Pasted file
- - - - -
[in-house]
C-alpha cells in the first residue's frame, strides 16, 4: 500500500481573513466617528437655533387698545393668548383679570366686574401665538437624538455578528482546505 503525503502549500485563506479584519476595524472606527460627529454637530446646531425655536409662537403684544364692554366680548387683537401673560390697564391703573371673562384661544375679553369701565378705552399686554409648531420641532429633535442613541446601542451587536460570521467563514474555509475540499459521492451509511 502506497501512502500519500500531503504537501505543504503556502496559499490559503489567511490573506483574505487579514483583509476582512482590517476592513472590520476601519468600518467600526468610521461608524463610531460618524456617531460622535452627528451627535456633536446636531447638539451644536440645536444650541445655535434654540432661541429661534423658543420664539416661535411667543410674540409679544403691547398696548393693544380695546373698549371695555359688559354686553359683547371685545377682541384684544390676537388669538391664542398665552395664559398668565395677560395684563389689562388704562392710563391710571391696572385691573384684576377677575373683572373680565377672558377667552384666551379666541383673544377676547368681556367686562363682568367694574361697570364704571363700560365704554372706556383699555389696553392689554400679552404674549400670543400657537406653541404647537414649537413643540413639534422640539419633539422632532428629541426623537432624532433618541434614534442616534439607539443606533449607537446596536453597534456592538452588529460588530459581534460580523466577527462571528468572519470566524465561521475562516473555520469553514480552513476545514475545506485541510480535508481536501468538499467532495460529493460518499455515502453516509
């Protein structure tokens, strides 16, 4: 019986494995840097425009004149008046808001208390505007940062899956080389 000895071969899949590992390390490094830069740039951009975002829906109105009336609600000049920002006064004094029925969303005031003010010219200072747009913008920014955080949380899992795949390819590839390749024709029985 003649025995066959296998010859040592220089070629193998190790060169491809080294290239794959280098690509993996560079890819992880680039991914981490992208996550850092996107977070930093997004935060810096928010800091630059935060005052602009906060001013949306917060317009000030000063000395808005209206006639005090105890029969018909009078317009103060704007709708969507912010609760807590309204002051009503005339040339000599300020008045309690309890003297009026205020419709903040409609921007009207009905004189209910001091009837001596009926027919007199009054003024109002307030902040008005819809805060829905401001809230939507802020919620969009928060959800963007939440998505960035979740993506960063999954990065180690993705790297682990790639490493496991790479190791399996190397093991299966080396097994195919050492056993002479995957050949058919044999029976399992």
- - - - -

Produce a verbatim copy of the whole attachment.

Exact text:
[in-house]
C-alpha cells in the first residue's frame, strides 16, 4: 500500500481573513466617528437655533387698545393668548383679570366686574401665538437624538455578528482546505 503525503502549500485563506479584519476595524472606527460627529454637530446646531425655536409662537403684544364692554366680548387683537401673560390697564391703573371673562384661544375679553369701565378705552399686554409648531420641532429633535442613541446601542451587536460570521467563514474555509475540499459521492451509511 502506497501512502500519500500531503504537501505543504503556502496559499490559503489567511490573506483574505487579514483583509476582512482590517476592513472590520476601519468600518467600526468610521461608524463610531460618524456617531460622535452627528451627535456633536446636531447638539451644536440645536444650541445655535434654540432661541429661534423658543420664539416661535411667543410674540409679544403691547398696548393693544380695546373698549371695555359688559354686553359683547371685545377682541384684544390676537388669538391664542398665552395664559398668565395677560395684563389689562388704562392710563391710571391696572385691573384684576377677575373683572373680565377672558377667552384666551379666541383673544377676547368681556367686562363682568367694574361697570364704571363700560365704554372706556383699555389696553392689554400679552404674549400670543400657537406653541404647537414649537413643540413639534422640539419633539422632532428629541426623537432624532433618541434614534442616534439607539443606533449607537446596536453597534456592538452588529460588530459581534460580523466577527462571528468572519470566524465561521475562516473555520469553514480552513476545514475545506485541510480535508481536501468538499467532495460529493460518499455515502453516509
């Protein structure tokens, strides 16, 4: 019986494995840097425009004149008046808001208390505007940062899956080389 000895071969899949590992390390490094830069740039951009975002829906109105009336609600000049920002006064004094029925969303005031003010010219200072747009913008920014955080949380899992795949390819590839390749024709029985 003649025995066959296998010859040592220089070629193998190790060169491809080294290239794959280098690509993996560079890819992880680039991914981490992208996550850092996107977070930093997004935060810096928010800091630059935060005052602009906060001013949306917060317009000030000063000395808005209206006639005090105890029969018909009078317009103060704007709708969507912010609760807590309204002051009503005339040339000599300020008045309690309890003297009026205020419709903040409609921007009207009905004189209910001091009837001596009926027919007199009054003024109002307030902040008005819809805060829905401001809230939507802020919620969009928060959800963007939440998505960035979740993506960063999954990065180690993705790297682990790639490493496991790479190791399996190397093991299966080396097994195919050492056993002479995957050949058919044999029976399992």